Payment Submission Process

Submitting Pre-Authorized Debit payments

If you choose direct access to Pre-Authorized Debit through a bank, you will need to learn about how to submit PAD payments that you collect for processing. Accessing Pre-Authorized through a payment provider normally means they will take on the submission process for you.

The submission process

You can submit payment requests to your bank by creating and uploading an Automated Funds Transfer (AFT) file, using the following process:

  • Create an AFT file with the required structure (details provided in next section)
  • Upload file to your bank according to their procedures
  • Wait for bank’s initial check to ensure required information is included before sending file to ACSS
  • Bank processes AFT file contents

Your bank will generally provide you with the required format to create the file. It's still useful to understand its structure, so we’ll explain this in more detail here.

Using the AFT file to submit payments

The AFT file contains payment instructions, in a format specified by your sponsor bank. We’ve outlined the main points below for Pre-Authorized Debit payments. Your bank may also have proprietary standards for file submissions, so we recommend you check these with them before submitting any files.

Each file will include at least 3 records:

  • Header record. Contains identifying information of the originator and date of file
  • Payment record. Lists pre-authorized debit payment item data
  • Trailer record. Provides totals for the preceding records in the file

Each payment item has a transaction code. Located on the customer statement line, these codes help identify what the payment is for. Transaction codes have no formal requirements, with most Pre-Authorized Debit payments using the ‘Miscellaneous’ code.

Here are some of the most commonly used transaction codes:

Code Name Description
700 Business PAD For B2B payments (i.e. to suppliers)
701–749 Commercial bill payment For the payment of bills by businesses (e.g. utilities or taxes)
430-450 Bill payments For bill payments by individuals (e.g. utilities or taxes)
470 Fees/Dues For payments from individuals to associations or other organisations (e.g. sports clubs)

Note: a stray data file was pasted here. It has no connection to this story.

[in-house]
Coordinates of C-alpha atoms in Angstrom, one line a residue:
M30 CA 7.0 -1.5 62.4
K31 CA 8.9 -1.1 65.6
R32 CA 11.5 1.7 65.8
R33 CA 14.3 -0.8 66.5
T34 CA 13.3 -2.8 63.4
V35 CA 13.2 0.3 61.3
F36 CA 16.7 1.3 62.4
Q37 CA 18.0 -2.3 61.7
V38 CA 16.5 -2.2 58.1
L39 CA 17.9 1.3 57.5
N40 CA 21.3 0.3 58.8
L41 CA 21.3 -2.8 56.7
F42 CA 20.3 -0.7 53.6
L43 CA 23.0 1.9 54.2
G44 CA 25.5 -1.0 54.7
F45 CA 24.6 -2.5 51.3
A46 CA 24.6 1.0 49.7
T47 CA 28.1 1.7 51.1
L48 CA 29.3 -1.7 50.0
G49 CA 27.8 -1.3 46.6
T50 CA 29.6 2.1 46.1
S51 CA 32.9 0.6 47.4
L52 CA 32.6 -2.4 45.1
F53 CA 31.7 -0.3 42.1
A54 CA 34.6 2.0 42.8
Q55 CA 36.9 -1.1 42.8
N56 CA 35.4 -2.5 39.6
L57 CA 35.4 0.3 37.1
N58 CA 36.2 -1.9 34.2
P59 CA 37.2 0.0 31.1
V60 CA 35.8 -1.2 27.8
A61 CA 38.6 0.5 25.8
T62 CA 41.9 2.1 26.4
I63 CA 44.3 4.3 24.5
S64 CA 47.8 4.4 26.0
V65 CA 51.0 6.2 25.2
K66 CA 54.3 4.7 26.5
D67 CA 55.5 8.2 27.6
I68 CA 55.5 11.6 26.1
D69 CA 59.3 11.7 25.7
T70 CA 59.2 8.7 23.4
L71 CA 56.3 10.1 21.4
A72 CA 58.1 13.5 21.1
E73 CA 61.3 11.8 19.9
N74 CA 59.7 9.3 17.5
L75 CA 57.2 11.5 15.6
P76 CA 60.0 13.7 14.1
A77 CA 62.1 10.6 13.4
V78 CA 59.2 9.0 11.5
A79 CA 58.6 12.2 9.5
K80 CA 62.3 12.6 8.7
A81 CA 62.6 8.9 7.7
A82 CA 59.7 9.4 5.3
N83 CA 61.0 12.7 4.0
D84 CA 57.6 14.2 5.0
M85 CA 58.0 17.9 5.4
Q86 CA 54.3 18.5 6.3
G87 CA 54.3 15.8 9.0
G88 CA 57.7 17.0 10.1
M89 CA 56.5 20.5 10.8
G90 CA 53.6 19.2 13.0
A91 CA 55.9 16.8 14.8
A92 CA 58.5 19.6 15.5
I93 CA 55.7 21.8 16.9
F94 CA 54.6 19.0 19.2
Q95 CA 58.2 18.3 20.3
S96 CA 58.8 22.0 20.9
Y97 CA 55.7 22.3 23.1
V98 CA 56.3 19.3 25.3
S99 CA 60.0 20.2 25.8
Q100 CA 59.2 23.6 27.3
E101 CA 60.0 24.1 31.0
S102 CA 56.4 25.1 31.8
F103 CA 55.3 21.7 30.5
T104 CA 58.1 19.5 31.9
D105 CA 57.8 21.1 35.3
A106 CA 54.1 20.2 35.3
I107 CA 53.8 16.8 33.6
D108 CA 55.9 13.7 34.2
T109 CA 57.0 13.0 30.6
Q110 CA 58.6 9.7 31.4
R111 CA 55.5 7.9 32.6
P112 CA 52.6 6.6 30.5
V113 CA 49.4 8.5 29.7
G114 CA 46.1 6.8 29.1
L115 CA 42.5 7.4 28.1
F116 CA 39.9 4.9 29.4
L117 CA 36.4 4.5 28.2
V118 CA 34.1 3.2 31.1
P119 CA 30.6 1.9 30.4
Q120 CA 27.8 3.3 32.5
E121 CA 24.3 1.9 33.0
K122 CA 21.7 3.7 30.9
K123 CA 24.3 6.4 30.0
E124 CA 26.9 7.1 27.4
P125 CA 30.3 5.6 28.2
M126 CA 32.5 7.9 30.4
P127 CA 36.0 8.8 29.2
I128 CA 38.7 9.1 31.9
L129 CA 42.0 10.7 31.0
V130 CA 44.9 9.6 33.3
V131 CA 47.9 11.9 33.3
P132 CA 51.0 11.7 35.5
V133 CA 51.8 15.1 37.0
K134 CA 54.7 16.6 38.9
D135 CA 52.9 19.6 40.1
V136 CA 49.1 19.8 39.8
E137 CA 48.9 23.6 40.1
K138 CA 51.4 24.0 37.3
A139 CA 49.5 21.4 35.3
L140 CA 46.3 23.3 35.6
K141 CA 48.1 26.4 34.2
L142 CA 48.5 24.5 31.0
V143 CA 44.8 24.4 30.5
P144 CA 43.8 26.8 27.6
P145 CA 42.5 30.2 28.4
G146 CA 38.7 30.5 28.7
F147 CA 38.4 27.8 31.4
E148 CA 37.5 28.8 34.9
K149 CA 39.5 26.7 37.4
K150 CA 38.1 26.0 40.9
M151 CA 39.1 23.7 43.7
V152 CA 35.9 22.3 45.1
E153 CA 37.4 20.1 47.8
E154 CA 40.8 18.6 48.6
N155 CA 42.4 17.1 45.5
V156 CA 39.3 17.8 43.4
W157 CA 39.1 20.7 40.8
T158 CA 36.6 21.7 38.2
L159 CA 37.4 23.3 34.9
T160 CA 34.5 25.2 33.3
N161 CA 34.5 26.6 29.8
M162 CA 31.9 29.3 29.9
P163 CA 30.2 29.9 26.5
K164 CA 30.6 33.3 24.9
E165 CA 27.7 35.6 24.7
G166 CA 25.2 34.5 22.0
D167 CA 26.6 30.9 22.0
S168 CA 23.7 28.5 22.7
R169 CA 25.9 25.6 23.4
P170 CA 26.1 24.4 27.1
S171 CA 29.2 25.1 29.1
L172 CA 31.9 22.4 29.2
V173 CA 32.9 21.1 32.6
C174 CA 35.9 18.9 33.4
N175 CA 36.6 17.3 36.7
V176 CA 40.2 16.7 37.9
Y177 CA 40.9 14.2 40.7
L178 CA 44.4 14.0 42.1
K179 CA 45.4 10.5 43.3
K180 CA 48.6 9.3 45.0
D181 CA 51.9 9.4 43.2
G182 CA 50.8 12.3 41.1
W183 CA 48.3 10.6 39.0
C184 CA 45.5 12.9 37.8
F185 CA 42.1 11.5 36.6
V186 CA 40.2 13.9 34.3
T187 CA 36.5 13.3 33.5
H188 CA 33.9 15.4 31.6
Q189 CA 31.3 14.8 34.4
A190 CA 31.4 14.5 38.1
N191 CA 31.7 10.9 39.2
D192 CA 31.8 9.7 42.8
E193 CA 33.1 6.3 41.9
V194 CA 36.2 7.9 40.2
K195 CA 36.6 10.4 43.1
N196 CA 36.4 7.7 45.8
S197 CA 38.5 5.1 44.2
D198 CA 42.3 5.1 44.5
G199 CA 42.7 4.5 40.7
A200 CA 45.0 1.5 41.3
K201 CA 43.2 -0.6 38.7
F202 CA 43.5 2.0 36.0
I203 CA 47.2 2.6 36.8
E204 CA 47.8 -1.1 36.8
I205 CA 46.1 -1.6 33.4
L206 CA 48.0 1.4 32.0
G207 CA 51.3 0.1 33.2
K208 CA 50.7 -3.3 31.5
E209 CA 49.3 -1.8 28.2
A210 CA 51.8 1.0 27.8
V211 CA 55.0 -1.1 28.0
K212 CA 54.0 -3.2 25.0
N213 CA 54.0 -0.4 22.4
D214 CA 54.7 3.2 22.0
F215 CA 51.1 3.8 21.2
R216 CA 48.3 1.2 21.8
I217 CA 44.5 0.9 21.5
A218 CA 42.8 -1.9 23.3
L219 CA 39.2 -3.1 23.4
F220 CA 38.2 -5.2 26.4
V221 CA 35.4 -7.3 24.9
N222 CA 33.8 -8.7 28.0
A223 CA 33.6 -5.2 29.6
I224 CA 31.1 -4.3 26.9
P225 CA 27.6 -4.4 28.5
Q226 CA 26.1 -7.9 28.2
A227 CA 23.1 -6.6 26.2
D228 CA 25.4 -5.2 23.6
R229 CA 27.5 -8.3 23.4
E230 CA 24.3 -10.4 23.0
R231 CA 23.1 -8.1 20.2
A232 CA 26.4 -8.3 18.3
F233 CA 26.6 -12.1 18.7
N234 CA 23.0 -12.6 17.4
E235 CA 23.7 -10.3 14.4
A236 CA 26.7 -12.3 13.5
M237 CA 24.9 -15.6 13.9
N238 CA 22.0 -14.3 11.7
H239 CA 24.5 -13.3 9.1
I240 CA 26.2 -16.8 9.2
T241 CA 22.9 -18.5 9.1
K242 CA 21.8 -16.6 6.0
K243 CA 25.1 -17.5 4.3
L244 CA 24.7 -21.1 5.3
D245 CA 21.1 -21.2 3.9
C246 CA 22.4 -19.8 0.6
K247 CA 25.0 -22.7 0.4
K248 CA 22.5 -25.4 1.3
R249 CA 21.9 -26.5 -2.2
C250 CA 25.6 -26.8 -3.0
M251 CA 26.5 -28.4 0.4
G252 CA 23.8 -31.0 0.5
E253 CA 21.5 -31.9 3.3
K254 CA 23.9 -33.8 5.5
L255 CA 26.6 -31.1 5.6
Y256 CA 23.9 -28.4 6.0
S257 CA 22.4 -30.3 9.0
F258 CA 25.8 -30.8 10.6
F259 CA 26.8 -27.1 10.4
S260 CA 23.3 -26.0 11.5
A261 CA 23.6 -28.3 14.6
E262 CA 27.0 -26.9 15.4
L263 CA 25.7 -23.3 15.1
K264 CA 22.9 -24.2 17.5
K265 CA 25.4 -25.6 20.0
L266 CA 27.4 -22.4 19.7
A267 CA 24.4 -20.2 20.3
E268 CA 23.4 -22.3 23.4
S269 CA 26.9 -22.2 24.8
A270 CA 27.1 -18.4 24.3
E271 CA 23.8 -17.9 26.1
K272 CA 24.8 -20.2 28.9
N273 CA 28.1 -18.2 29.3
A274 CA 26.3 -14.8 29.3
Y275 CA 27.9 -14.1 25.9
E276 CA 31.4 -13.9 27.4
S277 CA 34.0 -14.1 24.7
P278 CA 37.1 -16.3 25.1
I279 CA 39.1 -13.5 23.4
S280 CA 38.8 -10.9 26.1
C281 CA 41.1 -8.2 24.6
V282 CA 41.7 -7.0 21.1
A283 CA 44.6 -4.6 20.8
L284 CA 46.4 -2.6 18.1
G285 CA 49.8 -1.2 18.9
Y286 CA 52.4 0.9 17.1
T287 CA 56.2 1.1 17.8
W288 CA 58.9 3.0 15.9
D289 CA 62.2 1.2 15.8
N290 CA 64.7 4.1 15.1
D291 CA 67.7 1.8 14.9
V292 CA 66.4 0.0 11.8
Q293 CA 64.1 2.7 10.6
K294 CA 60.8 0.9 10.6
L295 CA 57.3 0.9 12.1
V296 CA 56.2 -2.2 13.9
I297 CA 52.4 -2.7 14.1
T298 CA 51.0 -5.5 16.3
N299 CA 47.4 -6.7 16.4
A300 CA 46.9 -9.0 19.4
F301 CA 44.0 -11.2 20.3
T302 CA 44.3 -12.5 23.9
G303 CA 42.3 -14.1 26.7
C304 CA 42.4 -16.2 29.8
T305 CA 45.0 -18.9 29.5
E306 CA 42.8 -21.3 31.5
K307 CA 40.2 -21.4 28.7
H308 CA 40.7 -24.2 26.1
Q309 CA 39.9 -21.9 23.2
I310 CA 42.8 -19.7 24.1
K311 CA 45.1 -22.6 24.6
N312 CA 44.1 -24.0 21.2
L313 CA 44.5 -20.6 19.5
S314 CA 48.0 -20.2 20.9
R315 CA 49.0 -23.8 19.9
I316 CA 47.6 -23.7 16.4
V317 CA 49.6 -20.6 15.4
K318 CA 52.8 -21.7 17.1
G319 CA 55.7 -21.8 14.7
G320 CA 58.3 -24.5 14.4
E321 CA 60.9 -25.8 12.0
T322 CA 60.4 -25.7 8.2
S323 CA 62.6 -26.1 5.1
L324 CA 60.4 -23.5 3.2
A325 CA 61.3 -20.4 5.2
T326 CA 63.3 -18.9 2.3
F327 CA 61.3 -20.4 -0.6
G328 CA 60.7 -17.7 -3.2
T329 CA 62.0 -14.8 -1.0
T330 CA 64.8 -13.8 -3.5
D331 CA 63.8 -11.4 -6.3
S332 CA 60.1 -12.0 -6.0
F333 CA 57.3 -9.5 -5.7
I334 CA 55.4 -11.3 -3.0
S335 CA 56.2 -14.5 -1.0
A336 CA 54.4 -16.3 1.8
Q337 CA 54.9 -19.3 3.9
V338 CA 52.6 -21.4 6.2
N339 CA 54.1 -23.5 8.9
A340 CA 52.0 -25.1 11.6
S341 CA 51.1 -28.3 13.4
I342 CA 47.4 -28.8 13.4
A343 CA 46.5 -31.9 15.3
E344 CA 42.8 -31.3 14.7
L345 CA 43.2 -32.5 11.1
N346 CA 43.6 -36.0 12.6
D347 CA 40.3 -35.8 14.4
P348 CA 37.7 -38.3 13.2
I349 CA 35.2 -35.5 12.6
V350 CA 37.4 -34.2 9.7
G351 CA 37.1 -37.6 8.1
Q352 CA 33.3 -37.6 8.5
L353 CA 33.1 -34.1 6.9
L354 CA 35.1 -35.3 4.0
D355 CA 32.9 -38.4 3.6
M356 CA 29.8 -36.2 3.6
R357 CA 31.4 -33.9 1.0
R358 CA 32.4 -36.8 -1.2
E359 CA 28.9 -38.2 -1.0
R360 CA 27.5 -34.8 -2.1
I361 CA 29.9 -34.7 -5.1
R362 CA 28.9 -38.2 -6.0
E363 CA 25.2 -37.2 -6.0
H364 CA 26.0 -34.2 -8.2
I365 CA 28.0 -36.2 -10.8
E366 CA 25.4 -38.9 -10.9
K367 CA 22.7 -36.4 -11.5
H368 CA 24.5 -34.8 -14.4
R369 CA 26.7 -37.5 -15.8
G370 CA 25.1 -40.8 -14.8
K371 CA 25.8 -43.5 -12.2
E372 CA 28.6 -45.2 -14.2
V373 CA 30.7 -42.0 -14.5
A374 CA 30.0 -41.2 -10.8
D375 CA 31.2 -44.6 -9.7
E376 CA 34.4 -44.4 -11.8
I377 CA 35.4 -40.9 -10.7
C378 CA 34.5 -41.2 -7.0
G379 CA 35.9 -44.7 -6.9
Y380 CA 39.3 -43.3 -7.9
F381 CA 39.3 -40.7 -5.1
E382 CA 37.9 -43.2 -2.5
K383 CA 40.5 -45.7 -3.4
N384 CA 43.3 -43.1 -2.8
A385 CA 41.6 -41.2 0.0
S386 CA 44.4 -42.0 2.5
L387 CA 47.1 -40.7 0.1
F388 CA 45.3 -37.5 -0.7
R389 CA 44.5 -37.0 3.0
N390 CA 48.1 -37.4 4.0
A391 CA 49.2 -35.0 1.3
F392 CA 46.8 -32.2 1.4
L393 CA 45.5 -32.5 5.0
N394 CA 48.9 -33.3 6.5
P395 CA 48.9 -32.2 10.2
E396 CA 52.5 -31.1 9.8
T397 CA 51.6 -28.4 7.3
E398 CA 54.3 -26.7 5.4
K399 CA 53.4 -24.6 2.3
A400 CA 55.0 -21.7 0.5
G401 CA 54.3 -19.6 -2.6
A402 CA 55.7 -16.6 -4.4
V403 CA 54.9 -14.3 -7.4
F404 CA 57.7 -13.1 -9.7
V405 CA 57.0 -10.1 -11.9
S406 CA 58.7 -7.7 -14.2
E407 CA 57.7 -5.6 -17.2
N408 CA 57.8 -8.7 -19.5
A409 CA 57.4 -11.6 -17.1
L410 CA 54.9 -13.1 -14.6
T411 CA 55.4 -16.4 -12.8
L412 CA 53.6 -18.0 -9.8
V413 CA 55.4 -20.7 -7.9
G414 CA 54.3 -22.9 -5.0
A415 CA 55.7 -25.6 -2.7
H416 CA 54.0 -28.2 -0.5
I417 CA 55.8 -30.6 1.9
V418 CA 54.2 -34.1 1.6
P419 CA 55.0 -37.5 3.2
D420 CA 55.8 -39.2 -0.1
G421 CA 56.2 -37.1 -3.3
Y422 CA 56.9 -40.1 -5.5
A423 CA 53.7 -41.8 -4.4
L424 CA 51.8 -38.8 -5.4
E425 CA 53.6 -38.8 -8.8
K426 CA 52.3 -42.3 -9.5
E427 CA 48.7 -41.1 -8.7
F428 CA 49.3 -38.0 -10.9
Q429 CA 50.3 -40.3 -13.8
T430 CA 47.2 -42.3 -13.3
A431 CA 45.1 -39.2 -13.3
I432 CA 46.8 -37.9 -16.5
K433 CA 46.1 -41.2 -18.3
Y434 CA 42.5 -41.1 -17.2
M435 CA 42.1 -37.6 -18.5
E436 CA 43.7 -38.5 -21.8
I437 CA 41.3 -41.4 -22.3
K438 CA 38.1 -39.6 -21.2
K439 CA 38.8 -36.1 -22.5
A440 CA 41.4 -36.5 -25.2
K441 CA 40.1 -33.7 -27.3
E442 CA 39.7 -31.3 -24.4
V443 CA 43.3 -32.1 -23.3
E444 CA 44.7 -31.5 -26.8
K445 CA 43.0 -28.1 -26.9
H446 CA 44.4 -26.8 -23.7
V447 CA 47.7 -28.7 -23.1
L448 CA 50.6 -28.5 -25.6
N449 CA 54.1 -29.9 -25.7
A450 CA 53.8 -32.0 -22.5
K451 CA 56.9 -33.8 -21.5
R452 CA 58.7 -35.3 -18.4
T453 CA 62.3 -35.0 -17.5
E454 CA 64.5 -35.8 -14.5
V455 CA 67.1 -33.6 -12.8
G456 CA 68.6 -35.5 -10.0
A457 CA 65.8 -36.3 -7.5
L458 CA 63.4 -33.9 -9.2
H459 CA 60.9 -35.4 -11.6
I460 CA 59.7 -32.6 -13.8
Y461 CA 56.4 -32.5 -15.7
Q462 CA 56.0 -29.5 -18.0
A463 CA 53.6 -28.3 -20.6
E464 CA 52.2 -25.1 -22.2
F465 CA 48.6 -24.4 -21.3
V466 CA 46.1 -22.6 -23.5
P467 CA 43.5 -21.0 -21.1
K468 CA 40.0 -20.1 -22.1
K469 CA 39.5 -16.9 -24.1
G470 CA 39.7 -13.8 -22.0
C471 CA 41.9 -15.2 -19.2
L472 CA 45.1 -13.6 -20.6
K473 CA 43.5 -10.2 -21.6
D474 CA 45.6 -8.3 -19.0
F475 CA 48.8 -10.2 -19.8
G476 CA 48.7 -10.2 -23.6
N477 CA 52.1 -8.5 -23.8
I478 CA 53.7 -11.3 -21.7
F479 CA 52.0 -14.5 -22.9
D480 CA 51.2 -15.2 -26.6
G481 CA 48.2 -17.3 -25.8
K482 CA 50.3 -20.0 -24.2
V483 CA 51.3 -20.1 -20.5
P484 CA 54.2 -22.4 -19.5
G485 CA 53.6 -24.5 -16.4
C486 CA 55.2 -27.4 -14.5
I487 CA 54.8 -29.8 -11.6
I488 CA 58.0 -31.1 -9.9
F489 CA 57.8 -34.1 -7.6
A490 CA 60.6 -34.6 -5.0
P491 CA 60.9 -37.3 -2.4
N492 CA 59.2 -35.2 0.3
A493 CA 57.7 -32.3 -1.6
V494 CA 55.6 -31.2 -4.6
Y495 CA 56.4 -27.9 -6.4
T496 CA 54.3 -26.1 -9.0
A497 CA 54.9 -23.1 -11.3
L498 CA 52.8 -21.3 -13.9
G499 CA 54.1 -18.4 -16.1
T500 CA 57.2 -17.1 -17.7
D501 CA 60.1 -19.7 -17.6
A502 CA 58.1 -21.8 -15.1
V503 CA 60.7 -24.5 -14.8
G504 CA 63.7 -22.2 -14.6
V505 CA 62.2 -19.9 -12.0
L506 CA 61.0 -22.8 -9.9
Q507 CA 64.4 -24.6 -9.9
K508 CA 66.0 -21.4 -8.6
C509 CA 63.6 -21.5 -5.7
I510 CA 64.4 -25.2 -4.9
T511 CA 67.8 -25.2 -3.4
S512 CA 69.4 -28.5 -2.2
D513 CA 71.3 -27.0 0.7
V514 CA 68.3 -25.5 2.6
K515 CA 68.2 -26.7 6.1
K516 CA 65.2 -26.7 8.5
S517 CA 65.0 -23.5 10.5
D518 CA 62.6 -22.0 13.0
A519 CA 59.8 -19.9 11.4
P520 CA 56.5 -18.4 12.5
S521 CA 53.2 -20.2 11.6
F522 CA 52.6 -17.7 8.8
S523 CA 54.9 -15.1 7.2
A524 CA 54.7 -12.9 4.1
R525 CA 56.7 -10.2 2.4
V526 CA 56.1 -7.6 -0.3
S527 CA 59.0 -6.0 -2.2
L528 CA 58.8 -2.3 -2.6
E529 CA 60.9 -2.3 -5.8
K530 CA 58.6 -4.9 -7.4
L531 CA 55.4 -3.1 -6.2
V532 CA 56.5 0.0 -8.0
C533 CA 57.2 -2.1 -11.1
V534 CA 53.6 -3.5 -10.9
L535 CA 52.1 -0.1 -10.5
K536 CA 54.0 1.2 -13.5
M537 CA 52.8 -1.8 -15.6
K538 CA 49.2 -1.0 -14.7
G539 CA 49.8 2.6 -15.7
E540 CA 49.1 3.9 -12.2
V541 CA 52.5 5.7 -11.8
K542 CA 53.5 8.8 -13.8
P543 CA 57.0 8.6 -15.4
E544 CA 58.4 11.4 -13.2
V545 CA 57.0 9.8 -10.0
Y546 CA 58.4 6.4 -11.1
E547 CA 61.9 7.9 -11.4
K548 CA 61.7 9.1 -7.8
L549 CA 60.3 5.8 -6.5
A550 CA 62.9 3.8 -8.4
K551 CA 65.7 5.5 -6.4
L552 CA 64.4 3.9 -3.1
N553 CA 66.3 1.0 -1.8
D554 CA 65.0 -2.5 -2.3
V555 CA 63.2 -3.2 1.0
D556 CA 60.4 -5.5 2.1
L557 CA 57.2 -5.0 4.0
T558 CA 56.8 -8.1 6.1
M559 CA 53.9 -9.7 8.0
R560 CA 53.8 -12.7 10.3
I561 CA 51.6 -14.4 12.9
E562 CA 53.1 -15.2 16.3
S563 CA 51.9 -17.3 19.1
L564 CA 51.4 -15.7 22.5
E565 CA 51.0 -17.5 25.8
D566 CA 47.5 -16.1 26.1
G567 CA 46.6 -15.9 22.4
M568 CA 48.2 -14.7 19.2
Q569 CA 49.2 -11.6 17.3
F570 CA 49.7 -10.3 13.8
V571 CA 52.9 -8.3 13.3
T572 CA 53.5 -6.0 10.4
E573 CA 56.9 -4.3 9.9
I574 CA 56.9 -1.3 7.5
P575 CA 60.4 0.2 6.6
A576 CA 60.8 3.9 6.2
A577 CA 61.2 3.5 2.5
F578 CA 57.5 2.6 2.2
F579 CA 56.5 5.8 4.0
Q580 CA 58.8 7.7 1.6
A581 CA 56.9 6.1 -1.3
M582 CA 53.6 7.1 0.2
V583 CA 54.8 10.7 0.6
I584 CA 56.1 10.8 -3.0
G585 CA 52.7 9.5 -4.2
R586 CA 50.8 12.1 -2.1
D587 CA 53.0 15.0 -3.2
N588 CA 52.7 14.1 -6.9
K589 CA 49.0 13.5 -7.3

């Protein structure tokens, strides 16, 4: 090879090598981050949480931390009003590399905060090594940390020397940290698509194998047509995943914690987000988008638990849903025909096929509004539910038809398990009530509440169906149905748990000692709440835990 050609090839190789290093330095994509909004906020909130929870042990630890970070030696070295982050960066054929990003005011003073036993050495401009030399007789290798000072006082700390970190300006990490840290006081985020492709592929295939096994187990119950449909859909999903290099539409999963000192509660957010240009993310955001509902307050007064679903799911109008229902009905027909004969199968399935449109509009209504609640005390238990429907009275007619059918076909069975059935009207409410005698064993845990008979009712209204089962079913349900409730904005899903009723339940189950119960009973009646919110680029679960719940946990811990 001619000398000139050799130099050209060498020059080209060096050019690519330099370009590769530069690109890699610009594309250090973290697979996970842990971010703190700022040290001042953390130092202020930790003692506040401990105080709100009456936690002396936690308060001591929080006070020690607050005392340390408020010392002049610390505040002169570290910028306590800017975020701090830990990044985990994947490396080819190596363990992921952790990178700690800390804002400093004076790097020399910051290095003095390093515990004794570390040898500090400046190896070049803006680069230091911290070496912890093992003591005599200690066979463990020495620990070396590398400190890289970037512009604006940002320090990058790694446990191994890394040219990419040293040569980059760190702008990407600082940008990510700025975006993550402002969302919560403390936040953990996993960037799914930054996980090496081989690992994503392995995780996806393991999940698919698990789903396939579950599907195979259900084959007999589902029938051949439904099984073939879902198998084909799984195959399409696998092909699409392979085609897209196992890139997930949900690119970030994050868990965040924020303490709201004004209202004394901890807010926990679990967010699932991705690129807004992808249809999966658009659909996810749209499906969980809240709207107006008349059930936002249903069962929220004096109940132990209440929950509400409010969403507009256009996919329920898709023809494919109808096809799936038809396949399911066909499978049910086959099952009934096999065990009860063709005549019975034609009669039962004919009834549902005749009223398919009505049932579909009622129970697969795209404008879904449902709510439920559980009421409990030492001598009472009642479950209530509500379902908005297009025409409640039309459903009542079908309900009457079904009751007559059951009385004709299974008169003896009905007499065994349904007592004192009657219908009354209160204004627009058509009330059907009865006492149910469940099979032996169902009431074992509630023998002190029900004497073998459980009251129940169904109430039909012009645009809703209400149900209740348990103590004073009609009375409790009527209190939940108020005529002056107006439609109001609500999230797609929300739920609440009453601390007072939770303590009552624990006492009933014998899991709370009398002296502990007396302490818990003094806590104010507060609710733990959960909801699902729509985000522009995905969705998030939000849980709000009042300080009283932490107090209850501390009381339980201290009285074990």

480 Donations For payments from individuals to charities or non-profit associations

Bank messages

Bank files sent through ACSS will contain notifications about circumstances such as payment failures. For example, you could receive a notification when a Pre-Authorized Debit is dishonoured, or to let you know about a Notice of Change (NOC). The latter provides updated information on a customer’s account details, so the originator can adjust records for future payments.

Your bank will forward any messages to you each working day. For returned or dishonoured items, you’ll be able to identify the reason by looking at the transaction code. Here are some of the most commonly used transaction codes for returned or dishonoured payments, and for customer initiated returns:

Transaction Codes for returned or dishonoured payments

Code Description
901 Non-sufficient funds
903 Payment stopped/recalled
905 Account Closed
907 No Debit Allowed
908 Funds not cleared
910 Payer deceased
911 Account Frozen
912 Invalid/Incorrect Account No.
914 Incorrect Payer name

Transaction Codes for Customer Initiated Returns

Code Description
915 No Agreement Existed
916 Not According to Agreement - personal
917 Agreement Revoked - personal
918 No Confirmation/Pre-notification - personal
919 Not According to Agreeement - business
920 Agreement revoked - business
921 No Confirmation/Pre-notification - business
‹ View table of contents Next page ›

Latest features

SCA Impact Playbook: subscription commerce and the SCA opportunity

Your comprehensive resource for understanding the challenges and opportunities that Strong Customer Authentication (SCA) presents for global subscription businesses.

How and when can your business issue credit notes?

Credit notes can be useful tools in your invoicing workflow, but what do they do, what information is needed to create one, and when should you send them?

The Global Recurring Payments Tracker: October 2019 edition

Your monthly resource for tracking the complexities and challenges of the international recurring payments space.

View all

Reference guides

View all